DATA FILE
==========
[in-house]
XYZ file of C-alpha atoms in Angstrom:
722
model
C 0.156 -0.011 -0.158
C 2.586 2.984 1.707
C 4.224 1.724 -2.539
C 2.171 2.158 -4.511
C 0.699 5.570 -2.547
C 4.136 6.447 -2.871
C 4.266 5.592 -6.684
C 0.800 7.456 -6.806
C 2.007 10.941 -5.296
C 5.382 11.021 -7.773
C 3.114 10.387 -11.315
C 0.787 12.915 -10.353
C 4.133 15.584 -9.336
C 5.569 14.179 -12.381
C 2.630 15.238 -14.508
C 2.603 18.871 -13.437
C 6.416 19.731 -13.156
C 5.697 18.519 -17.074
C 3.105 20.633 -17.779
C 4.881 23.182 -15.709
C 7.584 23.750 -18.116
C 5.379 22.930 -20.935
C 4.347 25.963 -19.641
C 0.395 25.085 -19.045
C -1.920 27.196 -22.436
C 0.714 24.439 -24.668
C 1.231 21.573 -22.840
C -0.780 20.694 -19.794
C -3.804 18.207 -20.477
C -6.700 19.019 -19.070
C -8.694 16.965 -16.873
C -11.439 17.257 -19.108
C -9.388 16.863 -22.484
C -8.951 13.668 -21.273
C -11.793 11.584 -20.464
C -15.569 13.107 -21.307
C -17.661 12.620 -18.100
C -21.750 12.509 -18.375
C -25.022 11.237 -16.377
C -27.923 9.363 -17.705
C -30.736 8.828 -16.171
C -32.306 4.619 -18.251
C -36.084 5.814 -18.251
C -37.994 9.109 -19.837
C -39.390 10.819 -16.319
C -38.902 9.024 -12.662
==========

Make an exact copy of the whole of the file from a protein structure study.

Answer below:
[in-house]
XYZ file of C-alpha atoms in Angstrom:
722
model
C 0.156 -0.011 -0.158
C 2.586 2.984 1.707
C 4.224 1.724 -2.539
C 2.171 2.158 -4.511
C 0.699 5.570 -2.547
C 4.136 6.447 -2.871
C 4.266 5.592 -6.684
C 0.800 7.456 -6.806
C 2.007 10.941 -5.296
C 5.382 11.021 -7.773
C 3.114 10.387 -11.315
C 0.787 12.915 -10.353
C 4.133 15.584 -9.336
C 5.569 14.179 -12.381
C 2.630 15.238 -14.508
C 2.603 18.871 -13.437
C 6.416 19.731 -13.156
C 5.697 18.519 -17.074
C 3.105 20.633 -17.779
C 4.881 23.182 -15.709
C 7.584 23.750 -18.116
C 5.379 22.930 -20.935
C 4.347 25.963 -19.641
C 0.395 25.085 -19.045
C -1.920 27.196 -22.436
C 0.714 24.439 -24.668
C 1.231 21.573 -22.840
C -0.780 20.694 -19.794
C -3.804 18.207 -20.477
C -6.700 19.019 -19.070
C -8.694 16.965 -16.873
C -11.439 17.257 -19.108
C -9.388 16.863 -22.484
C -8.951 13.668 -21.273
C -11.793 11.584 -20.464
C -15.569 13.107 -21.307
C -17.661 12.620 -18.100
C -21.750 12.509 -18.375
C -25.022 11.237 -16.377
C -27.923 9.363 -17.705
C -30.736 8.828 -16.171
C -32.306 4.619 -18.251
C -36.084 5.814 -18.251
C -37.994 9.109 -19.837
C -39.390 10.819 -16.319
C -38.902 9.024 -12.662